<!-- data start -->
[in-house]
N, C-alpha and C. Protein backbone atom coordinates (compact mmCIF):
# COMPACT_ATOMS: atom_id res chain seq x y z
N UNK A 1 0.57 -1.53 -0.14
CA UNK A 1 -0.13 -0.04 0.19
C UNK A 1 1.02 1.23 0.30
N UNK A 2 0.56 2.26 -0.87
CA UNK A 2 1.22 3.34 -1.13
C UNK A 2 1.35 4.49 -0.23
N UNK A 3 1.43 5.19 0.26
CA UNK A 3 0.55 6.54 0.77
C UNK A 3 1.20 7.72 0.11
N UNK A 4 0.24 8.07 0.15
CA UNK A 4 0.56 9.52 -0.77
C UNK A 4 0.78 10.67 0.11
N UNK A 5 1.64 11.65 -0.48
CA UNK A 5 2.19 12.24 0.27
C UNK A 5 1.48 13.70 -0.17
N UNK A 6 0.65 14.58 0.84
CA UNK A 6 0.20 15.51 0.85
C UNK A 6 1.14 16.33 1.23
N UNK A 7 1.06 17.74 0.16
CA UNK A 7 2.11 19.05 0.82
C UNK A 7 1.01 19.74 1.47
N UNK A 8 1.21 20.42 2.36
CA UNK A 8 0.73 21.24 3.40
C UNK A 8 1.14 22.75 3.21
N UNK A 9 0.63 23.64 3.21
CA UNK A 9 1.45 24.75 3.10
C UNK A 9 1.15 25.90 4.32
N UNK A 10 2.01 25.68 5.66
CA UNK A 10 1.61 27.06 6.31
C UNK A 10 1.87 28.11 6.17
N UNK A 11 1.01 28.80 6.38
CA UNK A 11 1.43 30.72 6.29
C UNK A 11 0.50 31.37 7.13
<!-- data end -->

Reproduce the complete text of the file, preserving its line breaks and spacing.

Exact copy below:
[in-house]
N, C-alpha and C. Protein backbone atom coordinates (compact mmCIF):
# COMPACT_ATOMS: atom_id res chain seq x y z
N UNK A 1 0.57 -1.53 -0.14
CA UNK A 1 -0.13 -0.04 0.19
C UNK A 1 1.02 1.23 0.30
N UNK A 2 0.56 2.26 -0.87
CA UNK A 2 1.22 3.34 -1.13
C UNK A 2 1.35 4.49 -0.23
N UNK A 3 1.43 5.19 0.26
CA UNK A 3 0.55 6.54 0.77
C UNK A 3 1.20 7.72 0.11
N UNK A 4 0.24 8.07 0.15
CA UNK A 4 0.56 9.52 -0.77
C UNK A 4 0.78 10.67 0.11
N UNK A 5 1.64 11.65 -0.48
CA UNK A 5 2.19 12.24 0.27
C UNK A 5 1.48 13.70 -0.17
N UNK A 6 0.65 14.58 0.84
CA UNK A 6 0.20 15.51 0.85
C UNK A 6 1.14 16.33 1.23
N UNK A 7 1.06 17.74 0.16
CA UNK A 7 2.11 19.05 0.82
C UNK A 7 1.01 19.74 1.47
N UNK A 8 1.21 20.42 2.36
CA UNK A 8 0.73 21.24 3.40
C UNK A 8 1.14 22.75 3.21
N UNK A 9 0.63 23.64 3.21
CA UNK A 9 1.45 24.75 3.10
C UNK A 9 1.15 25.90 4.32
N UNK A 10 2.01 25.68 5.66
CA UNK A 10 1.61 27.06 6.31
C UNK A 10 1.87 28.11 6.17
N UNK A 11 1.01 28.80 6.38
CA UNK A 11 1.43 30.72 6.29
C UNK A 11 0.50 31.37 7.13